During this discussion, the factory men consider in detail the amount of work involved in tooling, the manufacture of details and subassemblies and other factors involved in preparing a plane to "fly-away." Also discussed is the question of obtaining raw materials and additional equipment.

Following the decision of this board and a deadline being set for the completion of the first aircraft, the scheduling department produces a program which will provide for a continuous flow of tools, materials, and subassemblies and an eventual production flow of finished planes. Deadlines are established for the delivery of raw materials and finished items. If the planning engineer has decided to subcontract certain items, each is given a deadline which must be adhered to.

The tooling department's work determines the rapidity with which the plane production can be gotten under way. This department issues a tool instruction sheet for each tool or jig required in the production. In the case of turning out this heavy bomber, there are 28,000 separate tools needed. Orders are placed in the tool room for all the items which they can produce and others are obtained from outside sources. As is the case with all other parts and assemblies, deadlines are set for the tool deliveries.

The planning sheet and parts lists are issued to the works order department, who in turn put out work orders to the various shops. Planning sheets are also sent to the rate fixing department, where labor costs are established, and also the inspection department.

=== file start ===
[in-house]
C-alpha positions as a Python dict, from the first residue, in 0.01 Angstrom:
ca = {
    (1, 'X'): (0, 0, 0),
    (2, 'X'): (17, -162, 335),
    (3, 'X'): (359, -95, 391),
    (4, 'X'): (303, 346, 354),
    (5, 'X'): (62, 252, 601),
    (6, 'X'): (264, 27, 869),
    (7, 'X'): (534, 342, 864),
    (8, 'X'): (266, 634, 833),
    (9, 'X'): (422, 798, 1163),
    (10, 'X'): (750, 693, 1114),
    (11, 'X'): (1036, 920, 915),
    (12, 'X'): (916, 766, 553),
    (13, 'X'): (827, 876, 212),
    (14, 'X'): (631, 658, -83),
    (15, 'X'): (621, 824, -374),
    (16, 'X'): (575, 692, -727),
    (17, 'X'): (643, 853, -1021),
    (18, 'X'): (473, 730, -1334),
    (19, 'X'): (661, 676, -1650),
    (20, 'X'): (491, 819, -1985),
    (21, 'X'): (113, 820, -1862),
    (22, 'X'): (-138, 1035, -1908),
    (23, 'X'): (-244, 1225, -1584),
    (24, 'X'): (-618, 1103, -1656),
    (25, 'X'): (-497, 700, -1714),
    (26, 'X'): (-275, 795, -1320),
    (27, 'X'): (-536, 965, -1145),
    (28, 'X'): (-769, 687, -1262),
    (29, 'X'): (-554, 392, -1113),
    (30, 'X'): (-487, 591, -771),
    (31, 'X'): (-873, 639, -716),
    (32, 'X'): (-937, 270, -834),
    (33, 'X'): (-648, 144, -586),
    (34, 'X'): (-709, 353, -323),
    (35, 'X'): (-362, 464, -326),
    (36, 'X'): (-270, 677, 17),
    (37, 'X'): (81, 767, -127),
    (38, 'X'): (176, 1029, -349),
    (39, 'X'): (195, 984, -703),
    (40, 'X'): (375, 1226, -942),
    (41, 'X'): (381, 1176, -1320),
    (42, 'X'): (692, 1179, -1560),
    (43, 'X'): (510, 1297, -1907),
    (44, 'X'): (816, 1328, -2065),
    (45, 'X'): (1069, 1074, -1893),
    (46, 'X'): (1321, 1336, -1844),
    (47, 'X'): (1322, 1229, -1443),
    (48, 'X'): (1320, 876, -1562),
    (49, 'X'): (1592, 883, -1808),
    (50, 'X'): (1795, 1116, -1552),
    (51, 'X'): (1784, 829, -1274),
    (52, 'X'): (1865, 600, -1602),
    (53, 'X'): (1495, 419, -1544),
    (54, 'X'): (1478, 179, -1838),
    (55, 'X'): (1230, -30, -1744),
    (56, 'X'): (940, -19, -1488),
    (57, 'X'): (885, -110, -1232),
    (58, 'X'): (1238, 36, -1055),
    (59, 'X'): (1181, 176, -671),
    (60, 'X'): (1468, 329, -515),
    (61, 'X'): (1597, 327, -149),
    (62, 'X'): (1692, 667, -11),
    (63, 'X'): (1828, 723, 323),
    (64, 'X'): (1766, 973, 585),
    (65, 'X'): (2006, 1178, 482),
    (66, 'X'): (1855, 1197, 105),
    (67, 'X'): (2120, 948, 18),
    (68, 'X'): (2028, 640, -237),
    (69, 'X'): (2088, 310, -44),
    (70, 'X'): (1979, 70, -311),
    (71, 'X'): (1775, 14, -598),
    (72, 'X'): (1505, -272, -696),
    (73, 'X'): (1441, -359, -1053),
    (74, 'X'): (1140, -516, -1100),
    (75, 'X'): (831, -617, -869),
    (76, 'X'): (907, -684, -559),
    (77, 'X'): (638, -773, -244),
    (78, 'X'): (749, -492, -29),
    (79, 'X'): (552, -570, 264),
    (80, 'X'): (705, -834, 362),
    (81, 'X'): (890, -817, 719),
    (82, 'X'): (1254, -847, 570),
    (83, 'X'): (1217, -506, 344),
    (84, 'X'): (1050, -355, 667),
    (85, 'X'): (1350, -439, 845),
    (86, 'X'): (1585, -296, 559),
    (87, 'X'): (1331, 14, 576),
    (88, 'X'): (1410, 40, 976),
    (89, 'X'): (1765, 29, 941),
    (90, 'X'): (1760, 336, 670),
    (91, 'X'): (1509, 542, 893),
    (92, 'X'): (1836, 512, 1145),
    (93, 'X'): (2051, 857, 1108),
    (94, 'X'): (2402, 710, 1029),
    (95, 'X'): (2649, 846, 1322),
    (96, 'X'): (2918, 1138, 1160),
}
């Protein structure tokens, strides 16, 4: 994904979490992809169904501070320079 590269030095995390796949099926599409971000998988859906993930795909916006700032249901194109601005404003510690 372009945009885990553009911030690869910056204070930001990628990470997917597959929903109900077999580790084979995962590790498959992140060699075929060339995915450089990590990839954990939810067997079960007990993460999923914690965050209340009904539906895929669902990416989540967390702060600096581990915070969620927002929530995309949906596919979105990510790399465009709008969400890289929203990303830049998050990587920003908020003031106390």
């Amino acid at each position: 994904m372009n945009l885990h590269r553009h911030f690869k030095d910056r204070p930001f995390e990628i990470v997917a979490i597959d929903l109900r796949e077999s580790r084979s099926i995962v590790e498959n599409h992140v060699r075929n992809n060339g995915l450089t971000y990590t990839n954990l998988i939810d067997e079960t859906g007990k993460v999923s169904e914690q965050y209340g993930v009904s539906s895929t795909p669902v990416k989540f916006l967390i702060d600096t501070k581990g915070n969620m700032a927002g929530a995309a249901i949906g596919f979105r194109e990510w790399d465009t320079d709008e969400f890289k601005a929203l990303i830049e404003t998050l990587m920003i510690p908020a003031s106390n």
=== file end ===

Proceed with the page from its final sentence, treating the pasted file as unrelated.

Material schedules are broken down by the material control department into raw material needs. Here a decision is made on which parts are to be produced outside the plant. The material department having completed its schedule, then issues orders on the buying department. deadline is established for each item.

Time schedules are carried out from the first order of the plane, as the orders pass through the various shops and are broken down into more complete lists Deadlines are attached to each so as to insure all deliveries being made when and where needed.

Planning is no overnight job. This work briefly outlined above will take no less than 12 months to complete and often as much as 18 months or two years before production can be started on the firs plane.

It is almost impossible to plan ahead for a new plane — the plane which the factory knows it might be producing next year. The war shows daily where changes can be made and designs change with remarkable fluidity. No two designs call for the same tools or the same amount of raw or semi-finished materials. Then, again, it is never possible to predetermine the ending of one contract or the placing of another for a new type 12 to 18 months before the contract is awarded.

The man in the street does not realize that during this apparent lack of production at the plant, there are key departments working at top speed. The results of this work, however, will show themselves months later in the quality and quantity of heavy bombers which roll from the factory gates in a smooth and continuous line.

This article was originally published in the May, 1943, issue of Flying including Industrial Aviation magazine, vol 32, no 5, pp 36-37, 164.
The original article includes 3 photos: Photographs from British Information Service